WisPolitics.com: Doyle Calls for 'Quality Health Care Affordable to All'
By JR Ross
Gov. Jim Doyle tonight proposed offering health insurance to 98 percent of Wisconsinites through an expansion of BadgerCare that would provide all state parents the opportunity to purchase coverage for their children and extend coverage to some 71,000 low-income adults who don’t have kids.
"If - in your heart - you believe no child, no worker, no family should go without health coverage ... if you believe the cost of inaction - in lives and dollars - is both immoral and unacceptable," Doyle said.
"If - as Democrats, Republicans, Wisconsinites - you take this bold step forward ... here is what you will achieve:
"At least 98 percent of our people will have access to health care coverage -- more than any other state in the nation. More than any other state in the nation.''
Under the proposal, parents would be allowed to purchase coverage for as low as $10 a month, and Doyle promised no family would be denied coverage for their children because their incomes go up.
He also would allow individuals making about $20,000 a year and pregnant mothers making up to $30,000 to receive coverage through the program, which to date has been reserved for children and their parents.
But while Doyle drew standing ovations when he said there should be "quality health care affordable to all" and that politicians should unite to "make Wisconsin America's leader in health care," Doyle's plan to fund the additional health care programs and his effort to snuff out smoking drew a very mixed reaction from legislators who will pass judgment on Doyle's proposed $1.25-per-pack increase in the cigarette tax and his proposed statewide smoking ban.
Only a handful of Republicans stood to cheer when Doyle discussed the discussion of BadgerCare, the key to his plan. His cigarette tax increase plan drew a mixed reaction from his fellow Dems with only two GOP lawmakers standing to show their support –- Sen. Carol Roessler of Oshkosh and Rep. J.A. “Doc” Hines of Oxford. Hines authored legislation in the last session to increase the tax, but it went nowhere.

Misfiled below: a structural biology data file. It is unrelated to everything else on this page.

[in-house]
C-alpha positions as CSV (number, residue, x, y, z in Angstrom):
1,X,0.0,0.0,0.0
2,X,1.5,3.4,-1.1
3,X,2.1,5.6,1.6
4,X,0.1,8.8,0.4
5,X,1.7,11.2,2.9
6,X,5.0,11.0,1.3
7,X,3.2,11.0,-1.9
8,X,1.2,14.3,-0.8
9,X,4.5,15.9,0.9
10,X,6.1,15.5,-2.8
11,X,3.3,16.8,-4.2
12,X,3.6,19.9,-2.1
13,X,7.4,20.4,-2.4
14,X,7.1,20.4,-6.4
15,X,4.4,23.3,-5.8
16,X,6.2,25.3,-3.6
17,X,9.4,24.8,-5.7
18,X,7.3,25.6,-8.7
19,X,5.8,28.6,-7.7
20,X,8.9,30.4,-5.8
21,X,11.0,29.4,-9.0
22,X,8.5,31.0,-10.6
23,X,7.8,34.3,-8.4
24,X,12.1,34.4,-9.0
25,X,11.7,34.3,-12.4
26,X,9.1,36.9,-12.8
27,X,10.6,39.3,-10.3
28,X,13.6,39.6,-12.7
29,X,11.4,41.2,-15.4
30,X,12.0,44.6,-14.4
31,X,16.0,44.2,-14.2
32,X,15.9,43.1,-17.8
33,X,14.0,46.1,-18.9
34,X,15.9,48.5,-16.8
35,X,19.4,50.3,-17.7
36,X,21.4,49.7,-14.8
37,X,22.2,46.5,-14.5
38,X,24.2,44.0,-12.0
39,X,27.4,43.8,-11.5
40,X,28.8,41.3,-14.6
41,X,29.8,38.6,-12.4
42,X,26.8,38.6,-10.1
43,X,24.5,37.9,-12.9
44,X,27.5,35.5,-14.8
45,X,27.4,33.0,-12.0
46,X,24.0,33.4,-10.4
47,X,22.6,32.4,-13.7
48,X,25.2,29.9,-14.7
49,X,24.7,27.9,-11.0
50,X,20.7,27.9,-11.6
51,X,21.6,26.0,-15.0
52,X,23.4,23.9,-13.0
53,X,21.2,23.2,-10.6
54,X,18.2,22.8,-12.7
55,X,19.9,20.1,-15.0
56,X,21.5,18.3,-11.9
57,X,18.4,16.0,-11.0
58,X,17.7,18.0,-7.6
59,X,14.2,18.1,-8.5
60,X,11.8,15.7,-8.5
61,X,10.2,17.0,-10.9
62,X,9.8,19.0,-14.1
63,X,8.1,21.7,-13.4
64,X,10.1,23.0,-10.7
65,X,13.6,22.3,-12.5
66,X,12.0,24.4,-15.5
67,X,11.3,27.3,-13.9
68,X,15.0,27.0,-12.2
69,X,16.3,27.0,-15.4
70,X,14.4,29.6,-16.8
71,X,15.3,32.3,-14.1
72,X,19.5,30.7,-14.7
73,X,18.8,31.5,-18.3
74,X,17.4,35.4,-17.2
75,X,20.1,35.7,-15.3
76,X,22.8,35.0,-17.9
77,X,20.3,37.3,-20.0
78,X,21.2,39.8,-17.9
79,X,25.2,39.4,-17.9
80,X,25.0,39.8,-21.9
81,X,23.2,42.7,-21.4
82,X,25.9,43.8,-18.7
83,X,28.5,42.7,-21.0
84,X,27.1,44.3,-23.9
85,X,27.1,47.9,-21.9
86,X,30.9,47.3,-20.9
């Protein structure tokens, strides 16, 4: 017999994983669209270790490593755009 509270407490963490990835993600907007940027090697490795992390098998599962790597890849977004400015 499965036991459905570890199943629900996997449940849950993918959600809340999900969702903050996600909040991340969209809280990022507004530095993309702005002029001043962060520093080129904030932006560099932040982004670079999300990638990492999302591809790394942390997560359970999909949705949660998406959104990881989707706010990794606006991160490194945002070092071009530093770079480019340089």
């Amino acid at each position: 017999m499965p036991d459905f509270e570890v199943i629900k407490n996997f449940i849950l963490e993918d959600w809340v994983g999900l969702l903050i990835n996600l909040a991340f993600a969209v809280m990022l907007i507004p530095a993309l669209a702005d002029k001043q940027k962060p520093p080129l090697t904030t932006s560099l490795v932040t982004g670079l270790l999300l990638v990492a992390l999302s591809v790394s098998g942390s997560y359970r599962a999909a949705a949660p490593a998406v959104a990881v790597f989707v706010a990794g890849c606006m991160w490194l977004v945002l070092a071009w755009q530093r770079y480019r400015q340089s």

Assembly Speaker Mike Huebsch, R-New Salem, questioned Doyle’s approach to expand health care coverage through a government program. Huebsch said lawmakers on both sides of the aisle share the same goal of making health care affordable, but he questioned a plan that essentially tells consumers “while you can’t afford yours, you’re also going to have to pay for others.”
“We can’t continue to promise so much through government, under fund those programs and not expect health care costs to go up,” Huebsch said.
The Democratic governor, fresh off a convincing re-election campaign this fall, made health care the centerpiece of his fifth State of the State address. In addition he called for robust funding for the UW System and proposed the creation of three new bureaucracies -- a new Department of Children and Families, the Office of the Wisconsin Covenant and the Office of Energy Independence -- to stress major priorities. He also used the speech to urge lawmakers to regulate so-called issue ads as a follow-up to an ethics overhaul passed by the Legislature today. And he delivered a few budget kernels just less than a month before he has to detail for lawmakers how he will pay for his proposals while fixing a $1.6 billion deficit.
Senate Majority Leader Judy Robson, D-Beloit, said she supports the cigarette tax proposal. But Assembly Minority Leader Jim Kreuser, D-Kenosha, said it was too early in the process to start talking about a tax increase.
“We need to find out how we can cut spending first, get the budget in line and then look at all options,” Kreuser said. “I’m very hesitant at this point to say I favor any tax increase.”